VATICAN CITY, AUG. 20, 2006 (Zenit.org).- Benedict XVI will visit the shrine of the Holy Face in Manoppello, Italy, which houses what is said to be Veronica's veil.
The Vatican press office confirmed Saturday that the Holy Father's pilgrimage will take place Sept. 1, and will last two hours. The Pope will adore the Eucharist in silence, venerate the relic and deliver an address.
Archbishop Bruno Forte of Chieti-Vasto will welcome the Pope.
According to the shrine, the Holy Face is a veil of 17 by 24 centimeters (6.8 by 9.6 inches), on which an image is imprinted that to date has no scientific explanation. Studies carried out on the veil confirm that the image is not made from paint.
Iconographer B. Pascalis Shlömer has demonstrated that the image of the Holy Shroud of Turin coincides perfectly with the Holy Face of Manoppello, according to the shrine.
Sunday, August 20, 2006
Christopher Blosser has a useful post, putting Benedict's recent comments on war in his recent television interview in context, most specifically in the context of some other remarks he has made on war, including an address on the 60th anniversary of D-Day.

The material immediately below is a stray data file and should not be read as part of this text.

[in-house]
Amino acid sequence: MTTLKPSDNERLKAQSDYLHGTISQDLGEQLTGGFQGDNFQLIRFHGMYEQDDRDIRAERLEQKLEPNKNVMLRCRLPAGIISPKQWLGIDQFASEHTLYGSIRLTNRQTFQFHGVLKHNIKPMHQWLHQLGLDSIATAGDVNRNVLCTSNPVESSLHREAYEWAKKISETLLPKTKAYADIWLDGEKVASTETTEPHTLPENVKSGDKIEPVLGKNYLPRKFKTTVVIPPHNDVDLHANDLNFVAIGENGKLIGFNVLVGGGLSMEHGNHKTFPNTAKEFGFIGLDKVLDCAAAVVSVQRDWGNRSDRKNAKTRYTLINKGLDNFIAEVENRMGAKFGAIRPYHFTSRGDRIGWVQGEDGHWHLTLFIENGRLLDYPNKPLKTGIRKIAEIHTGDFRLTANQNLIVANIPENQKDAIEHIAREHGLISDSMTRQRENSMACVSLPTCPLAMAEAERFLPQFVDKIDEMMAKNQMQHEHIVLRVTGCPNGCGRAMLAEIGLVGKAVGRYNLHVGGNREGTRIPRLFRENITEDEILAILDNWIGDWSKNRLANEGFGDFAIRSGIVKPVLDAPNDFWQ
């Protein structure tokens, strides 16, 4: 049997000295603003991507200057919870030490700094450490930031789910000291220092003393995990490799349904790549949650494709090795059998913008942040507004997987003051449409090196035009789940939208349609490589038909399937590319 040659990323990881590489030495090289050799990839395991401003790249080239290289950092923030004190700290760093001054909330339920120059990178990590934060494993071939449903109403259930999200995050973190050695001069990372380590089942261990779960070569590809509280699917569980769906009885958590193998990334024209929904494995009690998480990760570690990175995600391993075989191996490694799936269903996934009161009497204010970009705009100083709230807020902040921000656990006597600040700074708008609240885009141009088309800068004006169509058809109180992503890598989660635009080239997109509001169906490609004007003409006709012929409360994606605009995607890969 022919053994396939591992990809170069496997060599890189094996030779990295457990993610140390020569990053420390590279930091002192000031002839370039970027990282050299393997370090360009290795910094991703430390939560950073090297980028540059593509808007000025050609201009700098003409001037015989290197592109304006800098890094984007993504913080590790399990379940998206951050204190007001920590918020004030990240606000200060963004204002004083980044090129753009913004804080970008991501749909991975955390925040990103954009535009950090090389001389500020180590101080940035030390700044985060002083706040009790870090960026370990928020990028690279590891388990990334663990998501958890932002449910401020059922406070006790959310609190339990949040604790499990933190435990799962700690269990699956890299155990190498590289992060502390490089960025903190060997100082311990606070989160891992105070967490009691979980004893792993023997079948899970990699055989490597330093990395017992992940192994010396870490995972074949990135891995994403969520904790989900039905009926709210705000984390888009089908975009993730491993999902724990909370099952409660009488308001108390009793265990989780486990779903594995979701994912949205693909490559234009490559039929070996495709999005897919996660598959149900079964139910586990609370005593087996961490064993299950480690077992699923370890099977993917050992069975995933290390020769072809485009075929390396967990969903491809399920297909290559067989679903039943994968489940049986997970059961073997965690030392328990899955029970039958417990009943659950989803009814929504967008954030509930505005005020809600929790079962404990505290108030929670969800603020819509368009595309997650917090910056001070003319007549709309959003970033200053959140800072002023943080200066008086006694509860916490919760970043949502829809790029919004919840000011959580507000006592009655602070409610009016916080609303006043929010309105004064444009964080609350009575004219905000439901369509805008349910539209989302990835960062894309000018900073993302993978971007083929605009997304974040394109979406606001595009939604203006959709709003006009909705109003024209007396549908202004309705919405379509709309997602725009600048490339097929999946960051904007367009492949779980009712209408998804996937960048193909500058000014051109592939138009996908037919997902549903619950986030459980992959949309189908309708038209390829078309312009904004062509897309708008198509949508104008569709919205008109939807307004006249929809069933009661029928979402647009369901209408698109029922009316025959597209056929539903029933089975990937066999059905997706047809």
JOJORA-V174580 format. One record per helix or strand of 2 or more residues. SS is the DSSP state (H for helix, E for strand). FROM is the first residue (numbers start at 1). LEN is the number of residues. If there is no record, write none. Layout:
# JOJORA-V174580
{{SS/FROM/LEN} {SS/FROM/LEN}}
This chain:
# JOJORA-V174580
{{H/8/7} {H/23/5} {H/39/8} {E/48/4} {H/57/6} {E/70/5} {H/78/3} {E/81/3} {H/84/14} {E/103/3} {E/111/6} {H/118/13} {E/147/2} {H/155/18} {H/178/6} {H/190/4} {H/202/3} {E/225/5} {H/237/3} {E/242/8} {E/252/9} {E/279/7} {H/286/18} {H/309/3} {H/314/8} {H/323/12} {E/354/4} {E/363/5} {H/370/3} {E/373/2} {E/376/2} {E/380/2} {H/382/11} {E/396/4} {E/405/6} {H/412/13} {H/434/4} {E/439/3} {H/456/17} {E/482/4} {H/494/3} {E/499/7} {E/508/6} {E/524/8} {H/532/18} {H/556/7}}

Friday, August 18, 2006
Is Pope Benedict's stance on Middle East conflict nuanced enough?We now have a ceasefire in the Middle East. But, the conflict is really not over. Hezbollah has shown itself incapable of honoring the terms of multiple ceasefires. This conflict was just another skirmish in the general war that has existed since 1948 when Israel became a state surrounded by Arab nations that refused to acknowledge its right to exist.
I'm in total agreement with Miller. Israel has a right to defend its population against radical Islamist terror groups such as Hezbollah and Hamas whose perpetual mandate is to destroy Israel and irradicate the Jews.
On the Square--August 16, 2006
Robert T. Miller writes: